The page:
Live Review: Beach House – Albert Hall, Manchester

If you could pick a venue to see Beach House live, I don’t think you’d want to look much further than Albert Hall – in Manchester anyway. The closeness of the old chapel, together with the fuzzy, dream-like music seemed like the perfect match, and it just sort of worked. This was the venue chosen for the band’s third date on a fairly small European tour, following the release of latest record 7 last Spring and a host of Summer festivals.

We settled on the upstairs balcony and caught the end of the support act Wume – or as the Albert Hall website helpfully named them, ‘Wune’, leading down a dead-end Google search and into German translations, with what I thought was a very cool band name – wune means “a hewn hole in the ice” – though not the band I was looking for… Anyway,  they had got a lo-fi, electronica, shoegaze sound which I liked and definitely worth a Spotify search. On the night, however, most of the treble was difficult to hear and admittedly, we struggled to really get into it.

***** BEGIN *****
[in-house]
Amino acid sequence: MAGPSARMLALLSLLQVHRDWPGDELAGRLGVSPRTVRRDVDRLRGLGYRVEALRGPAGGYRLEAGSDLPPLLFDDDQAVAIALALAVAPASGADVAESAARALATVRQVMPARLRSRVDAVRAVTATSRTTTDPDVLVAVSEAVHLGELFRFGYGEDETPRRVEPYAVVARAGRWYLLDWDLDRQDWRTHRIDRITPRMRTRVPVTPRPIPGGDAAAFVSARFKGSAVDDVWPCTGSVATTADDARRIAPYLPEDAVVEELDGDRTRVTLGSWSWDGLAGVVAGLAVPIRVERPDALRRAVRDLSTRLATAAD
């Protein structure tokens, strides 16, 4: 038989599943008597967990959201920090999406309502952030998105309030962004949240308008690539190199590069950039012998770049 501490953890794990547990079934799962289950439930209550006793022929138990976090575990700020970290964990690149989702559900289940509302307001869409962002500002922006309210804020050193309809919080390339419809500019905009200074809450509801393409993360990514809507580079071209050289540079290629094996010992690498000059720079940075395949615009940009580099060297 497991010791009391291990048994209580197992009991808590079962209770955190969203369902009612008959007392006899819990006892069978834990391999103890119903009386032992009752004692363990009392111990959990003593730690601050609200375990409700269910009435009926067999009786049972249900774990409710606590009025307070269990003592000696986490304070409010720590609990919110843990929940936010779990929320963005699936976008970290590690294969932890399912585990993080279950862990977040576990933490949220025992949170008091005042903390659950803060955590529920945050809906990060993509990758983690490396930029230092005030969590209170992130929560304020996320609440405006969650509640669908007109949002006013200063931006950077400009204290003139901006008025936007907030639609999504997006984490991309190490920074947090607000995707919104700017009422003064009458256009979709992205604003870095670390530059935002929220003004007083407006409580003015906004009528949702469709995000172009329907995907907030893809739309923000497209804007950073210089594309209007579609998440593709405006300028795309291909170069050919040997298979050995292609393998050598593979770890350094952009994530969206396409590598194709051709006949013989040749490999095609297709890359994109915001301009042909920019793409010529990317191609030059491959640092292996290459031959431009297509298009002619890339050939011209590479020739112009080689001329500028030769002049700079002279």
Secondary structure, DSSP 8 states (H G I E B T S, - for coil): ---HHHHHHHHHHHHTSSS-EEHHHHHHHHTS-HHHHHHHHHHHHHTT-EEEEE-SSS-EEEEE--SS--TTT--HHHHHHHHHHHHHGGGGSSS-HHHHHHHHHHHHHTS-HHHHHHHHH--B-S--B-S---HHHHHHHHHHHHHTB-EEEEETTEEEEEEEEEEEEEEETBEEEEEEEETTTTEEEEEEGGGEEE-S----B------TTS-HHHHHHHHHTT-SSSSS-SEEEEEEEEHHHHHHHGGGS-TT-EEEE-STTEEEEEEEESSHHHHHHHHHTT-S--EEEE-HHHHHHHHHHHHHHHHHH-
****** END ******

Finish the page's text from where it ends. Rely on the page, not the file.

Levitation, the opener to their 2015 album Depression Cherry, began the show for Beach House, normally a duo but accompanied by a drummer when they perform live. Lazuli and Dark Spring followed, and we were now settled into their familiar rhythm and sound. PPP saw Beach House at their trance-like best, with the prolonged outro that sent the audience into that shoegaze bliss they do so well.

The only downside was that these moments didn’t happen enough for me as the gig went on. Something about the tempo and dreamy sound sent me into a lull, and the rest of the gig washed over me. There’s a back-catalogue full of hits to choose from, and they brought them to bear, with notable mentions for Myth, Master Of None and Space Song. For the encore they played Norway and Dive, an old favourite, and probably the best song off the new album.

As we were leaving, others were saying how great the gig was, and I wondered whether sitting on the balcony rather than standing might have taken something away from the sound, like it noticeably did for the support. I was wanting to be completely immersed in Beach House, but in the end was left a bit wanting.

Anthony Warrington


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